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5 ways to improve your unsubscribe process

Wendy S. Roth
5 ways to improve your unsubscribe process Wendy S. Roth

The bad news: Almost a third of the email addresses on your mailing list are going to turn over this year. The good news: Some of those who unsubscribe don't really want to cut off all communication, but if all you offer them a simple unsubscribe form, they'll take it and be gone.

It's a fact that some people are always going to unsubscribe. People's preferences change, others try to rid their inboxes of perceived spam, and personal email accounts tend to go inactive when consumers make changes. However, a rich unsubscribe process can offer the ability to salvage your customer relationships while still providing a speedy exit to those who want out.

In fact, email marketers should look at unsubscribing from a positive point of view rather than negative. It means somebody remembered the relationship they established with you and is engaging in some sort of action, and brands can use this action point to find out more and potentially repair the connection.

Why subscribers leave
People head to the email exits for three general reasons:

You send too much email. You promised one or two emails a week at opt-in, but over time, and maybe under pressure, you've dialed up the frequency so that you are sending an offer almost every day.

You send too much irrelevant or non-targeted email. People who sign up to receive a newsletter on one topic do not necessarily want to get all email from an organization.

Their interests, jobs, or email addresses changed. This is the email version of that classic break-up reason: "It's not you, it's me." People's lives and needs change. Some decide to unsubscribe from everything for a fresh start.

But it's also possible subscribers are leaving not because their interests have changed, but because someone else is meeting their needs better. It's always a good idea to keep tabs on your competitors by subscribing to their email programs.

Look for unsubscribe trends
Track your unsubscribe rate through your list statistics. Look for trends up and down from one campaign to the next, or over the last three, six, and 12 months. Match spikes to the emails you sent out at those times, as these trends may tell you something about your campaign that you can improve.

Did you change editorial directions, like adding unexpected content or increasing the frequency of emails? Maybe you tried some risky list-building tactics such as email append or co-registration with a new or unknown partner. These often bring in bad subscriber matches. 

Add preferences and options to your unsubscribe process
Do you still allow people to unsubscribe via email? If so, consider stopping. It's unreliable and gives you no chance to learn from or salvage the relationship. The same logic applies if you opt-out subscribers immediately after they click a link.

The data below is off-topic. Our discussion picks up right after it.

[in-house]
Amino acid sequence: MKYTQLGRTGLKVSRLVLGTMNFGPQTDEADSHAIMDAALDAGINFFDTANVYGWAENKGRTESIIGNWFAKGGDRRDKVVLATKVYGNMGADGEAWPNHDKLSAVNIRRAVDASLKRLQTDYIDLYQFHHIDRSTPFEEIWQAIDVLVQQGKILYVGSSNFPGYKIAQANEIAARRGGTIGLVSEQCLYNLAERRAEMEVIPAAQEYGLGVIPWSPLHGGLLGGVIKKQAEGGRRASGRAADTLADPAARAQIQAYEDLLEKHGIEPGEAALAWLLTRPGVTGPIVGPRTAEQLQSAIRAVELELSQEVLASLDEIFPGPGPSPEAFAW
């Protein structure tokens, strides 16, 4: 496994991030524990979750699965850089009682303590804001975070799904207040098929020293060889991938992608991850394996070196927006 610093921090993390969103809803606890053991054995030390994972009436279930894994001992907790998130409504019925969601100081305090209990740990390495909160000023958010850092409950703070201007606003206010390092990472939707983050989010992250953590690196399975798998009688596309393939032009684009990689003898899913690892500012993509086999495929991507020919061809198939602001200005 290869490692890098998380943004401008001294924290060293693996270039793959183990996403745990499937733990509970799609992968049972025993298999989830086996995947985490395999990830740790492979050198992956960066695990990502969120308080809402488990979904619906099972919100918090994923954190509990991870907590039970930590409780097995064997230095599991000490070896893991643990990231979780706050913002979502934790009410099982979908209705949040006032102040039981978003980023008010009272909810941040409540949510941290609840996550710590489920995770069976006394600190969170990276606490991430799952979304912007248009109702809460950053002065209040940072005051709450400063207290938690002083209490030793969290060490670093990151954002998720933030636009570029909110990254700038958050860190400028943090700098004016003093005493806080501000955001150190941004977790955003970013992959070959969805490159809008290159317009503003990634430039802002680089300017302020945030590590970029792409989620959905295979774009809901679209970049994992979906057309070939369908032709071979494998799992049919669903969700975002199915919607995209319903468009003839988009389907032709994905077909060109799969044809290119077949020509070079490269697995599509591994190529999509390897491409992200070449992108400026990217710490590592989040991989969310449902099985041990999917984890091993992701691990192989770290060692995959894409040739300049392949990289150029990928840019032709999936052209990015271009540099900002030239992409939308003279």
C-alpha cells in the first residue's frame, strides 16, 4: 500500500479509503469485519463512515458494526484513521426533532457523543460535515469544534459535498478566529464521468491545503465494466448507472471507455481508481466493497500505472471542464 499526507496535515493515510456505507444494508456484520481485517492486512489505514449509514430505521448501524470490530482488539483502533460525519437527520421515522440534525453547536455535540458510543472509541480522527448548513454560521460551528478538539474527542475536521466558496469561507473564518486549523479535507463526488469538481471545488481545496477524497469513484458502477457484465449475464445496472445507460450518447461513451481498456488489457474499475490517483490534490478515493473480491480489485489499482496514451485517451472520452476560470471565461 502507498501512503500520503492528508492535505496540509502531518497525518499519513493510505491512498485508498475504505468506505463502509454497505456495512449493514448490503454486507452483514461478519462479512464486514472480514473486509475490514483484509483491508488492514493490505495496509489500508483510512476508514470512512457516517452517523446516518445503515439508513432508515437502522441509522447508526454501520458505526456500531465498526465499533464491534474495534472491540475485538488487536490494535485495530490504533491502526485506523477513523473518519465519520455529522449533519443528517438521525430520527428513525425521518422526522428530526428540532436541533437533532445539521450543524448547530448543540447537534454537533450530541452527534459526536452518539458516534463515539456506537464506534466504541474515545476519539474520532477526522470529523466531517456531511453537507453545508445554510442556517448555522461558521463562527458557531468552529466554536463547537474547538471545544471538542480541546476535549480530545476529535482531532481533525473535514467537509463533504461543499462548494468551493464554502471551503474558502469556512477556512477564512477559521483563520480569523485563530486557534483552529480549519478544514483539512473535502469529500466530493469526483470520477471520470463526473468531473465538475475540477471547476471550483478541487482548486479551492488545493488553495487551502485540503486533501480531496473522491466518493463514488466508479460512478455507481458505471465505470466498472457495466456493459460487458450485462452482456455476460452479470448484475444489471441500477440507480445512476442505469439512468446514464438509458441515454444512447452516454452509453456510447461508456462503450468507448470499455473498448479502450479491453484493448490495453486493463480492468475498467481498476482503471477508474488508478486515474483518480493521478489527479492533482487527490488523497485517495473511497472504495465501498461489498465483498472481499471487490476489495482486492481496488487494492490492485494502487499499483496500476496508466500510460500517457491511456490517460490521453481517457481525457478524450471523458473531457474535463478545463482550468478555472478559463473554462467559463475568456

It is true that most countries' email laws, along with best practices, dictate that you honor the unsubscribe request quickly. However, the one-click-and-you're-gone model gives you no chance to offer other options that could retain your subscriber, either in your email marketing program or as a customer you reach via different marketing channels, including social and mobile.

Instead, add a page that both launches the unsubscribe process but also lets subscribers update their preferences, which can include some or all of the following:

1. Change the frequency. Give subscribers options to reduce (or increase) the number of emails from you. For example, a weekly digest of all emails sent in the previous five to seven days.

2. Change the content. List other publications and email marketing content you offer and allow subscribers to sign up for those on that form, or easily point to another page that supports this opt-in. This tactic gives subscribers choices about the content they receive, helps separate offers from editorial copy, and lets subscribers pick what they want.

3. Change the email address. Provide forms to update any personal data subscribers have on file with you, starting with the email address. Since you already have their current email addresses, make sure they're displayed on the form you take them to so they know what address they are currently using.

4. Change the channel. People who want less email in their lives might prefer to get your messages in RSS feeds, postal mail, SMS/text alerts, or on social networks like Twitter or Facebook. Losing the email address does not have to mean losing the customer.

5. State the reason. After processing an unsubscribe, ask consumers to complete a short survey about why they're leaving. Give them a list of reasons to check off, but also offer a comment box. Even if only one of every 20 or 50 unsubscribers responds, you still could learn something useful.

Once you launch your new page, rewrite your text-link descriptor in your email messages to call attention to these new options. Instead of "click here to unsubscribe," say "manage your preferences or unsubscribe here."

Overall, more-friendly unsubscribe processes lead to better list management. Improving your unsubscribe process takes time and effort, but it pays off with fewer spam complaints and a more active list, both of which can enhance not just your delivery but your entire email marketing program.

Wendy Roth is the senior manager of training services for Lyris Technologies.


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